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How a Smartphone Can Save Your Life During a Car Accident

Whether you have an Android or iPhone, there’s no denying the fact that smartphones make our lives infinitely easier while on the go. Help is only a quick key press away during any emergency, and GPS tracking makes it possible for family members and emergency response vehicles to locate their loved ones during a crisis. A mobile phone can mean the difference between life and death at times.

Top 10 Mistakes Made After a Car Accident

Being involved in a car accident is a traumatic experience that only becomes increasingly stressful if legal concerns are raised at any time. Whether you decide to file a lawsuit against the other driver or file a countersuit, there’s one undeniable fact—filing a lawsuit is complicated. Sometimes the smallest oversight or mistake can completely ruin a case, and the only way to avoid these mistakes is to be aware of them in the first place.

At Thomas Law Offices we’ve seen our share of mistakes made during personal injury lawsuits of all types, but what about mistakes made specifically during a car accident case?

We decided to come up with a list. Here are the top 10 mistakes made when filing a car accident lawsuit:

 

  1. Not going to the hospital right away

During the chaos of an accident, it’s easy to assume you’re not injured—especially once adrenaline kicks in. It’s never a good idea to wait to seek medical aid after a car accident, however. You never know when an injury is worse than it looks or feels, and some injury symptoms like whiplash take hours or days to fully present themselves.

Furthermore, waiting to seek medical aid can look extremely negative on any insurance claim or legal form. Waiting implies your injuries aren’t very serious. This is the exact opposite impression you want to give if you’re seeking legal or financial compensation.

 

  1. Not raising all the necessary concerns with your doctor

Similarly, if you decide to “tough out” your injuries and fail to tell either your doctor or the emergency room staff about all the symptoms you’re experiencing and the concerns you have, your claim or case could easily be dismissed. Be honest about absolutely everything. When you keep medical information to yourself, it essentially becomes useless in court.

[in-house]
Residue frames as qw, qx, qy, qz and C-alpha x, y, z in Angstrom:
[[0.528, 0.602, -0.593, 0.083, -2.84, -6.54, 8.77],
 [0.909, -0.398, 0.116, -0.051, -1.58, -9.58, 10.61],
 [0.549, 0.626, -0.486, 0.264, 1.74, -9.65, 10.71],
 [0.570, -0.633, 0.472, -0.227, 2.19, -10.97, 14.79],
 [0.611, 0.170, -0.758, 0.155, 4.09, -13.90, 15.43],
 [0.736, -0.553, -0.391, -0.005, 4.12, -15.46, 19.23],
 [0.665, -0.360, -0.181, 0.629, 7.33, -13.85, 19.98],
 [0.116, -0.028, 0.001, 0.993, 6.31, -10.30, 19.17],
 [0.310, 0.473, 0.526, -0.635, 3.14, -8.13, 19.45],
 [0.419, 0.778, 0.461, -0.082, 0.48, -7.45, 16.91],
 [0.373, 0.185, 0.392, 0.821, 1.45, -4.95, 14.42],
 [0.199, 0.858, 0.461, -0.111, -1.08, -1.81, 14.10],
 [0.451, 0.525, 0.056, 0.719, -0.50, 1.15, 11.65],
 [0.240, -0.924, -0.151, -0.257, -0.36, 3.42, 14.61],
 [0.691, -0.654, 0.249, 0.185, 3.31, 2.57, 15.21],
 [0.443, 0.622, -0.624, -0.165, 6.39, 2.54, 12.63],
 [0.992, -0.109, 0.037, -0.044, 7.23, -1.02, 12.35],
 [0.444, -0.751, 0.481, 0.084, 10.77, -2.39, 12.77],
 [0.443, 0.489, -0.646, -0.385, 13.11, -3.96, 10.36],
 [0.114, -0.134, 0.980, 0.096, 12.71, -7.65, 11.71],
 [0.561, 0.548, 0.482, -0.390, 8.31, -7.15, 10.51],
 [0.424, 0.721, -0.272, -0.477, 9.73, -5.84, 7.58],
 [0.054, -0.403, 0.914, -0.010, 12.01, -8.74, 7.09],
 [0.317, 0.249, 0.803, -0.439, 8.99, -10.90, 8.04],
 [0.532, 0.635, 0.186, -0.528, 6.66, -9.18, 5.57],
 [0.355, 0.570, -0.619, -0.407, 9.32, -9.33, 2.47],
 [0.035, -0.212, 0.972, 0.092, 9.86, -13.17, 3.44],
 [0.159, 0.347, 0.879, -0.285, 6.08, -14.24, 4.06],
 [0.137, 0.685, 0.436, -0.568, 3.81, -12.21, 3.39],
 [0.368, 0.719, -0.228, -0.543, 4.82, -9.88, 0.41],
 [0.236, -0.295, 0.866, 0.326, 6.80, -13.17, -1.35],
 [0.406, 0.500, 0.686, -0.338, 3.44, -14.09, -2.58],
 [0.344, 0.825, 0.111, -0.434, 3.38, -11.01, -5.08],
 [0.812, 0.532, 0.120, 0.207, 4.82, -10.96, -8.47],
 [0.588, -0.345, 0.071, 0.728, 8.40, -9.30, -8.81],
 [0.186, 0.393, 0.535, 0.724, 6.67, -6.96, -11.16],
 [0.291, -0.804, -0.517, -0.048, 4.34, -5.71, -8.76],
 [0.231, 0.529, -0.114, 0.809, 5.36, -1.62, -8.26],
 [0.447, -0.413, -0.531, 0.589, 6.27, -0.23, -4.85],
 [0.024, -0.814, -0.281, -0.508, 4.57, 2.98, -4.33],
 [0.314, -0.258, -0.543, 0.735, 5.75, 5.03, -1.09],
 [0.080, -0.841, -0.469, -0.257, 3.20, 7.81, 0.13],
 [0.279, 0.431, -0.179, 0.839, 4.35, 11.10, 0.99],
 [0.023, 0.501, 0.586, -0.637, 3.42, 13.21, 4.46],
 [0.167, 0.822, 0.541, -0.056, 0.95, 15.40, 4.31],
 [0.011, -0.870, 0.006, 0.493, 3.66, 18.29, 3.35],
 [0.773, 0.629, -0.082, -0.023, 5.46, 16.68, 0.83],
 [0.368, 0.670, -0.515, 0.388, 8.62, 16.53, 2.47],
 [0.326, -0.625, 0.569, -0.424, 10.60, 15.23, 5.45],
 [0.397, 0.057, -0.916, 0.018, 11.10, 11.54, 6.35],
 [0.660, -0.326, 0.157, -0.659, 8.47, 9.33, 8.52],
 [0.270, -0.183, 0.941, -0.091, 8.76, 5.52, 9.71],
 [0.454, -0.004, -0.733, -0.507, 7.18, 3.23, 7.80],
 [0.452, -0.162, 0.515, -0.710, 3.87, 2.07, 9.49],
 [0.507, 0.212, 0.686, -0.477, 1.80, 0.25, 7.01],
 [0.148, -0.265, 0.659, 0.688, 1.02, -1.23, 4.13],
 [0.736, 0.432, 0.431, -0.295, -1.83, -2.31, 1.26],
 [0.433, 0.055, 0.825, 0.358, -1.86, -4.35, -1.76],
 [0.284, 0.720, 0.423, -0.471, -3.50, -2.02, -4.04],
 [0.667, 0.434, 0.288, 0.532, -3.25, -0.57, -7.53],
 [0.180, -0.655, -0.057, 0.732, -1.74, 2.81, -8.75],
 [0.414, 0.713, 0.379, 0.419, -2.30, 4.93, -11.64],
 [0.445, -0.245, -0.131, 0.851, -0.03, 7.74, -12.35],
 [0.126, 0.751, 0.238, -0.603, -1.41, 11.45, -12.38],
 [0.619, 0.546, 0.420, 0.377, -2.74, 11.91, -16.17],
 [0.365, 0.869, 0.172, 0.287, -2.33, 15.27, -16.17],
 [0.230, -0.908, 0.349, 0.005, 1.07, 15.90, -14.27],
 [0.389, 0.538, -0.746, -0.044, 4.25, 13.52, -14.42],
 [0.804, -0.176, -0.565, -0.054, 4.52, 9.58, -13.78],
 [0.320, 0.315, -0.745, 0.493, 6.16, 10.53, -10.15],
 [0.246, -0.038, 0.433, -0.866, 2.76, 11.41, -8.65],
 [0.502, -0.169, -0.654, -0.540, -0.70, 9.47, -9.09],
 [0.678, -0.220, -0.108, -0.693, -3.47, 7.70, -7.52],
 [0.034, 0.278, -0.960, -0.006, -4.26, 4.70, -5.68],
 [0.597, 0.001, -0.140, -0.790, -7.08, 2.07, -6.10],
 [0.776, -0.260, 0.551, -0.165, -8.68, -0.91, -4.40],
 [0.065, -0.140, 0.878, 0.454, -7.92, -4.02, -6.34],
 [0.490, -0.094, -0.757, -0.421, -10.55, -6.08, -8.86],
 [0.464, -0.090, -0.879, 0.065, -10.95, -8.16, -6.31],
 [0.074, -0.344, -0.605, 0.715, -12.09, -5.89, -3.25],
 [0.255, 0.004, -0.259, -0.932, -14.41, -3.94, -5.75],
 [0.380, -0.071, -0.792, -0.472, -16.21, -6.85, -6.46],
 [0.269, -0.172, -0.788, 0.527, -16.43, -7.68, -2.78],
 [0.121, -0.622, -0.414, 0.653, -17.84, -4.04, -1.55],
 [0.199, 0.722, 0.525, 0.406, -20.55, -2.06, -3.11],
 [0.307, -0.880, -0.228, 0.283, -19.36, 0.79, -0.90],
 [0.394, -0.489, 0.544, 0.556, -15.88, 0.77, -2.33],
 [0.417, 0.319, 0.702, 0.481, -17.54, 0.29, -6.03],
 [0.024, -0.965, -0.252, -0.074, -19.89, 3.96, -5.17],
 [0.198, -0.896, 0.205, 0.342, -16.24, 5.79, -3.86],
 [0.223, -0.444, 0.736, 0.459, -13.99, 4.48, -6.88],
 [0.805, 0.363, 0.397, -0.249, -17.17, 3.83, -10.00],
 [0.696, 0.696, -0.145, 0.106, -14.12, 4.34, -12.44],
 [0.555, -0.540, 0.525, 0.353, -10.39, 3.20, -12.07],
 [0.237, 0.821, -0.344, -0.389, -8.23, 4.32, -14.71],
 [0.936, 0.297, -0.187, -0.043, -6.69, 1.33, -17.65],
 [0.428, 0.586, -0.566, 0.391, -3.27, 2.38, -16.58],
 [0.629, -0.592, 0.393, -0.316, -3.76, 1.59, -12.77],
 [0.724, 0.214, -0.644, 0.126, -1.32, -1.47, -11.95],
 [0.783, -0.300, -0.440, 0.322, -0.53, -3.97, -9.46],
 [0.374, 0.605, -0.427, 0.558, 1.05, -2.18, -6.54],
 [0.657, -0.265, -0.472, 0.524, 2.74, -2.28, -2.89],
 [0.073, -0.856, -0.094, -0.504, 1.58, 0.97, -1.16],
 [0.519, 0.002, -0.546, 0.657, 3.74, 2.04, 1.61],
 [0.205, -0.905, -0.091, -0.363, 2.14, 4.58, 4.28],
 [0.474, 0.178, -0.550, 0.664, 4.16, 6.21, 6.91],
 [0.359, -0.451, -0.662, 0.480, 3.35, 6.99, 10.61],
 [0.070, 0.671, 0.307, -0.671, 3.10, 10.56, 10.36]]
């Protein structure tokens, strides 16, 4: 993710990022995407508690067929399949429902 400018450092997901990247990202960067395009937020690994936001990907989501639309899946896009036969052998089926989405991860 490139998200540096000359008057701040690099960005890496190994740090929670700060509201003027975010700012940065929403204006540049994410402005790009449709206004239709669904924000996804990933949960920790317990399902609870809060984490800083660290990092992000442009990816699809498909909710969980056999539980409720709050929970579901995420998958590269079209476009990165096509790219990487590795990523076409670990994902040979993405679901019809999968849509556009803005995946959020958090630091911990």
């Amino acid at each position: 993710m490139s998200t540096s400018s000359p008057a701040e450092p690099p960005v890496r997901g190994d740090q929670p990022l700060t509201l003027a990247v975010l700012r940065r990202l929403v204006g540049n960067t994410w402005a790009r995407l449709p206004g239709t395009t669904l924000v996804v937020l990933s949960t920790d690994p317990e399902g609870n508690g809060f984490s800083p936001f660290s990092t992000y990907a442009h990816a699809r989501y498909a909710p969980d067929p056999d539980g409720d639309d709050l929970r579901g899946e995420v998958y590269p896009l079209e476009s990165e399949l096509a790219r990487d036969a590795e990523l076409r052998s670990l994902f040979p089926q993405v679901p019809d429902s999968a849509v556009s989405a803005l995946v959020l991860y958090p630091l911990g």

1. Not following doctors’ orders

It’s important to tell your doctor about all the symptoms you’re experiencing, but it’s also vital to follow your doctor’s orders and keep every follow-up or referral appointment. You need to make it look like you’re doing everything you can to recover from your injuries and that they are indeed serious. In the eye of the law, by not following orders and failing to keep appointments, you’re essentially acting as if your injuries aren’t that serious.

 

  1. Failing to request a copy of the police report

When you call 911, request that a police officer arrive on the scene and fill out a traffic collision report. If one is filled out, make sure to get a copy as soon as you’re able to. Doing so makes it easier to establish who’s at fault for the accident and obtain useful information like witness statements and scene evidence.

 

  1. Not seeking legal advice quickly enough

Aside from not seeing a doctor quickly enough, it can also be harmful to not seek legal advice soon enough. The longer you wait, the easier it is to say and do things that may harm your case. It’s best to speak to a knowledgeable personal injury attorney who can offer sound legal advice on how to best proceed. Most law firms, including our own, also happen to offer free, no-obligation legal consultations to help you determine whether or not a lawsuit is in your best interest.

 

  1. Signing the insurance statement too quickly

Insurance companies will often encourage you to sign a statement or give a recorded statement quickly after the accident. If you’re unsure of what you’re signing or uncomfortable with what the statement says, don’t feel pressured to sign right away. Just because you’re legally required to inform your insurance company about the accident doesn’t mean you need to sign any paperwork right away. Take your time and consider your legal options.

 

  1. Not disclosing enough information to your lawyer